Gramophone Dreams #78: The EMT Experience

If you've read any of my previous Dreams, you no doubt realize that I am an empiricist by trade—that I believe in the value of relaxed, mindful observation, especially if my solitary observances are independently corroborated by others. Whenever possible, I test my observations by getting either the Spin Doctor, the Audiophiliac, or my Russian neighbor to listen and tell me what they notice. If they notice the same things I noticed, independently, I relax. Corroboration is important because when I submit a review, I have an obligation to get it right. I need to be confident that readers, when they listen, will likely hear the same thing I heard, for themselves.

After a review is submitted, my opinion about a product evolves, getting better or worse with further use or, after a product is gone, with further thought. For example, every time I use Denafrips' Terminator Plus DAC or HoloAudio Serene preamp—which lately is every day—each seems more musically and sonically unassailable than they seemed as I reviewed them. By "unassailable," I mean I can't imagine other people using them in their own systems and not being pleased with what they do and don't do, especially at their prices.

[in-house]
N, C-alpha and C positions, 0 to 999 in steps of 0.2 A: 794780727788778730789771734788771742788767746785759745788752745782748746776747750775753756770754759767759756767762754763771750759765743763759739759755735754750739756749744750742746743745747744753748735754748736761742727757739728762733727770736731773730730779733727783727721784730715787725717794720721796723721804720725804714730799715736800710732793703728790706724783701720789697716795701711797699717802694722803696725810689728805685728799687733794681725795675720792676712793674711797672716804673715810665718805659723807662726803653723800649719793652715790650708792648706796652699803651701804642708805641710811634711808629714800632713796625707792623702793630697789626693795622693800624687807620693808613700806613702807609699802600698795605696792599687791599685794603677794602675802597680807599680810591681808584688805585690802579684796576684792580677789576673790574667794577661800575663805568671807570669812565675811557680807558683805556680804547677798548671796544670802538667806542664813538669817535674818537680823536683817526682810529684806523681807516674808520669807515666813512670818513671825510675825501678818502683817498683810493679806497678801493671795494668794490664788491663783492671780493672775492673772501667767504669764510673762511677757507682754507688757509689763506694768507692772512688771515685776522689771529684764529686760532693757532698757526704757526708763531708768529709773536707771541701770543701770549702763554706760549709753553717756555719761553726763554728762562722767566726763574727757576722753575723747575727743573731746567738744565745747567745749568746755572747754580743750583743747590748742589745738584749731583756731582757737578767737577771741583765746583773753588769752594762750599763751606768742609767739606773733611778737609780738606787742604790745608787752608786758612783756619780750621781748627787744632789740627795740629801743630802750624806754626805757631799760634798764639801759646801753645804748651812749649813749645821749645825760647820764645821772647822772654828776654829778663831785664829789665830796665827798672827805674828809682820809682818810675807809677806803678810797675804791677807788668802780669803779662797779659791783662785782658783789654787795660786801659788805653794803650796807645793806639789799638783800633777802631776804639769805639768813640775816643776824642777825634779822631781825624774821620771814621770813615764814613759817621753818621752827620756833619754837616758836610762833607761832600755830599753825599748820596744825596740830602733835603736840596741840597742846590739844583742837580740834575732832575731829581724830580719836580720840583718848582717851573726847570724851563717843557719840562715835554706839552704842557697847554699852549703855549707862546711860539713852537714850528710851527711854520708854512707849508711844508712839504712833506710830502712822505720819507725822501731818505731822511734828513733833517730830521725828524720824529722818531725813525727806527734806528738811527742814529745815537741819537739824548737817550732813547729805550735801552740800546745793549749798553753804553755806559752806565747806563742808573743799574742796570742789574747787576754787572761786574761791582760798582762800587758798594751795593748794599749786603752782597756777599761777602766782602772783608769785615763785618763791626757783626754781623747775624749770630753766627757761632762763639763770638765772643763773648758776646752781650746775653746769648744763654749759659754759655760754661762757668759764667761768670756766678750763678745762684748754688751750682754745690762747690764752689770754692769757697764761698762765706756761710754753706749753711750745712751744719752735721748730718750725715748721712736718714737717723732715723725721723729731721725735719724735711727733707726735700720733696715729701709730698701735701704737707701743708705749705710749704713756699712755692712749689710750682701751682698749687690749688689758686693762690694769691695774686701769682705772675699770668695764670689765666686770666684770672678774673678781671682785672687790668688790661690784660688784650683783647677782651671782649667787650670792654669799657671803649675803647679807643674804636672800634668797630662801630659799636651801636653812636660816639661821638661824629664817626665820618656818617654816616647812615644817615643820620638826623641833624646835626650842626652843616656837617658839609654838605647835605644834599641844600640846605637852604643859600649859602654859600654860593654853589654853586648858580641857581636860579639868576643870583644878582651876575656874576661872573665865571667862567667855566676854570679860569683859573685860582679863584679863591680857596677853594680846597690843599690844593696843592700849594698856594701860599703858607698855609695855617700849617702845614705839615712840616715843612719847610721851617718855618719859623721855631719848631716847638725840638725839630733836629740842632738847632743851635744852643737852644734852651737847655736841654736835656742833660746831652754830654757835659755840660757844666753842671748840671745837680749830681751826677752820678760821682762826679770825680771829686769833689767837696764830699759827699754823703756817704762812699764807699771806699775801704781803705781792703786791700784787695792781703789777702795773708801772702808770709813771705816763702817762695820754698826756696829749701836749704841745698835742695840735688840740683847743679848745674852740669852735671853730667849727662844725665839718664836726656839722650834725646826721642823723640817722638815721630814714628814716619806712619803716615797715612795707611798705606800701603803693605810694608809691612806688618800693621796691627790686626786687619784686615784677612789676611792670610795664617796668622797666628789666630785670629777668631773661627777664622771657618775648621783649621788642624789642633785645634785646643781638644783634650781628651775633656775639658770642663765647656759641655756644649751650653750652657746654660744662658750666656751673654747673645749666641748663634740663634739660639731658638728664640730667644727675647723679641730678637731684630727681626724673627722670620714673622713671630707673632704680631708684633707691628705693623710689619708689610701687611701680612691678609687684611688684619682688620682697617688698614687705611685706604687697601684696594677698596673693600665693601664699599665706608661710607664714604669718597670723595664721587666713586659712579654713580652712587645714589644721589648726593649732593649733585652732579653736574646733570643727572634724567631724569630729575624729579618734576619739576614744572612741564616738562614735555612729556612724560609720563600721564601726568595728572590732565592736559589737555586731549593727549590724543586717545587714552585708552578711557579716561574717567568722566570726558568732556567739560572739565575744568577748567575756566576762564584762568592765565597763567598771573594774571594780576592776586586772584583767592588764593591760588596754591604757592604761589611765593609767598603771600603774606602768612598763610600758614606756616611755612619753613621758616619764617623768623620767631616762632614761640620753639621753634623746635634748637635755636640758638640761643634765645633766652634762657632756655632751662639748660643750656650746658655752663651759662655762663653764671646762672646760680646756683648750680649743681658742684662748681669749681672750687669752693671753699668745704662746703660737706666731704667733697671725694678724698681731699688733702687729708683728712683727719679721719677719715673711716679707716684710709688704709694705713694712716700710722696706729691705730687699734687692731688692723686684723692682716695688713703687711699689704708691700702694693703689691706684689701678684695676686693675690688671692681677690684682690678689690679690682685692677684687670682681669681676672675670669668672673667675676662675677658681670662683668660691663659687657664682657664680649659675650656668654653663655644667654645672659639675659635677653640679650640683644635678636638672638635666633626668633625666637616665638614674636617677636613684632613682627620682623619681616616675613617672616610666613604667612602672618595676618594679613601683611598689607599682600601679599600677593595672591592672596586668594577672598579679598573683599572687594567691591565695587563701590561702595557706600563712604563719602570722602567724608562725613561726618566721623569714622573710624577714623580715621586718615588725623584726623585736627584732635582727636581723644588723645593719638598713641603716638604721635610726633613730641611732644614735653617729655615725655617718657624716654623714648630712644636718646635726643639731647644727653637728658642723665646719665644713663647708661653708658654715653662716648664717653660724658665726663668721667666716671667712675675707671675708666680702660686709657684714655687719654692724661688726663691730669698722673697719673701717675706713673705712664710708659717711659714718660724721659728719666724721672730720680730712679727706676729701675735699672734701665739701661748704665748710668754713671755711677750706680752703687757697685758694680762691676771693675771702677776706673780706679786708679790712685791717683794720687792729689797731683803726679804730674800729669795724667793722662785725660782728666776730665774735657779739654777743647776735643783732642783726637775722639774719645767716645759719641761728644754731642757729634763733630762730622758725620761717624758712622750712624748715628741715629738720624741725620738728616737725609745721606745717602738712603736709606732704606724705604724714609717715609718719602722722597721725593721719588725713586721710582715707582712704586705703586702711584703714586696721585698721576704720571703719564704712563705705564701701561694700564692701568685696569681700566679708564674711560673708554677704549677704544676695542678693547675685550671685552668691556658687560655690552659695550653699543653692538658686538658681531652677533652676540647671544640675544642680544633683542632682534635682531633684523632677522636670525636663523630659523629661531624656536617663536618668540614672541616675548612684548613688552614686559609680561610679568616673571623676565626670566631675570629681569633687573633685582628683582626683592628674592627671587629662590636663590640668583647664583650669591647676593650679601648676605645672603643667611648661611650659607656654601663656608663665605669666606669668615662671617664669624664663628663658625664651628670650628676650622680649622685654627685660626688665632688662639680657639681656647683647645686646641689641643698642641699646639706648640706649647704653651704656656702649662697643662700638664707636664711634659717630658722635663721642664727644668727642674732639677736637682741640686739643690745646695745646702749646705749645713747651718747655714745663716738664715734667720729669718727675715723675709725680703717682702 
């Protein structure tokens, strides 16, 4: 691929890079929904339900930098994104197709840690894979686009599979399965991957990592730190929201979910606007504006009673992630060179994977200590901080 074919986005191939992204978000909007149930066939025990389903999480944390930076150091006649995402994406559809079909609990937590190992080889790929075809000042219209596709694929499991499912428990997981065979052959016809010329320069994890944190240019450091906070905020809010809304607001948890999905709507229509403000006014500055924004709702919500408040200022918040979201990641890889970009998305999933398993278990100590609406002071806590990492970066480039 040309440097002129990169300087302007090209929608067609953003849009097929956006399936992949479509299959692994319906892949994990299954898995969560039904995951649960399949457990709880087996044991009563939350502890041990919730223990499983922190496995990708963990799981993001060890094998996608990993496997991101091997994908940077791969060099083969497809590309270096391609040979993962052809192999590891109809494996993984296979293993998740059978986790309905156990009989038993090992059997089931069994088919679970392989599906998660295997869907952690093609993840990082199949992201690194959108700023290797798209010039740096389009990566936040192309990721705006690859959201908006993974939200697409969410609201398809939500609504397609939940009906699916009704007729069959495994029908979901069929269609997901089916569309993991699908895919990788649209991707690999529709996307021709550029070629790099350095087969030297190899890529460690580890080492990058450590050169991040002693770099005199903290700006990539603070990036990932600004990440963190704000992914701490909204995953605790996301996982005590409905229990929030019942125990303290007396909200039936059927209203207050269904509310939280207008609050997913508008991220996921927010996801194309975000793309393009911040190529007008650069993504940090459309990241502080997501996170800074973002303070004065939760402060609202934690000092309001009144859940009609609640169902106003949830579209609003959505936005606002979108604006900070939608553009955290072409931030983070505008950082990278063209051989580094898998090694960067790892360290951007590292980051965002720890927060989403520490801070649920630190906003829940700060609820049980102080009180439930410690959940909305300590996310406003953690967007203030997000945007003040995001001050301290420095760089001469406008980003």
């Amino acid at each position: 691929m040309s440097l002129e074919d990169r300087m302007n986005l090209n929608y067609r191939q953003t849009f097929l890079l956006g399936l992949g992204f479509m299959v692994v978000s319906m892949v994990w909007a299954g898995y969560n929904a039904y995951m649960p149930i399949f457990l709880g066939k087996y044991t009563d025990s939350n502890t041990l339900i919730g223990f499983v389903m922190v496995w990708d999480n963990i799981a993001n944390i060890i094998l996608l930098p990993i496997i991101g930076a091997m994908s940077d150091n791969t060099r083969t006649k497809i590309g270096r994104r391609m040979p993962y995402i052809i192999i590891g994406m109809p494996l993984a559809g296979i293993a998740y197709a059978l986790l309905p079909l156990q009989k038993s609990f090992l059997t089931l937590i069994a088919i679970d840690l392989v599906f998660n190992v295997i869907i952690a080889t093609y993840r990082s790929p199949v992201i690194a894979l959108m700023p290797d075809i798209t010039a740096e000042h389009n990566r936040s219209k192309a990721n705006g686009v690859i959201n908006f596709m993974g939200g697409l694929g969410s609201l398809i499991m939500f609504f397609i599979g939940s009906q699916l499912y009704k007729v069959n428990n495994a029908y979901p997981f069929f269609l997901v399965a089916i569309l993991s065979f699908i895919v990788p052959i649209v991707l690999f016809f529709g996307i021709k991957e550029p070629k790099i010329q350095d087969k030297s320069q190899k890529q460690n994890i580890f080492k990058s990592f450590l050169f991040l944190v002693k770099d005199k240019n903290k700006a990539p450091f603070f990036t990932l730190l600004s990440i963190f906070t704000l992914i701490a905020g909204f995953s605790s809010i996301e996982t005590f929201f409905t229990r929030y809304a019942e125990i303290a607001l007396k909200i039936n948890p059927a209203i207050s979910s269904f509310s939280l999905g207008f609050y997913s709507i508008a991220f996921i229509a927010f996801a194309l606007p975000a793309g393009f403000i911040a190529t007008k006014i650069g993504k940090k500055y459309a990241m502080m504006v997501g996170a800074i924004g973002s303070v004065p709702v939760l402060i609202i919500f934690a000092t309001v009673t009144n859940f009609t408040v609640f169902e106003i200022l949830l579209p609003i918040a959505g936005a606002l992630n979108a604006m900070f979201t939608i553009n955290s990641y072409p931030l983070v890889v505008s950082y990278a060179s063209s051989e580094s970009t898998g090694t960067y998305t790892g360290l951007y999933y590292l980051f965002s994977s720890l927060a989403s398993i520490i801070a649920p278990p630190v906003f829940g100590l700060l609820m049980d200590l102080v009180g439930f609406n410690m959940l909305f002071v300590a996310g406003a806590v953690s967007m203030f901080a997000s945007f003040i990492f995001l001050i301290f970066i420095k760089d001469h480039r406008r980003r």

Dr. Feickert
Which reminds me of another product I've used for a long while, the axis mundi of my review system, a product I've used daily for almost five years: Dr. Feickert Analogue's made-in-Germany, three-speed, dual-motor, dual-armboard, belt-driven Blackbird turntable. I did not fully appreciate its virtues until I finished and submitted my report on PTP Audio's Solid9 idler-drive turntable.

Since I first described the Blackbird in 2018 (Gramophone Dreams #25), the Blackbird's dual high-torque three-phase Papst motors and its 2"-thick Delrin-and-brass platter have persuaded me to keep my Thorens TD124 and Linn Sondek LP12 (mostly) under my bed by spinning records with steady, torque-enforced fortitude.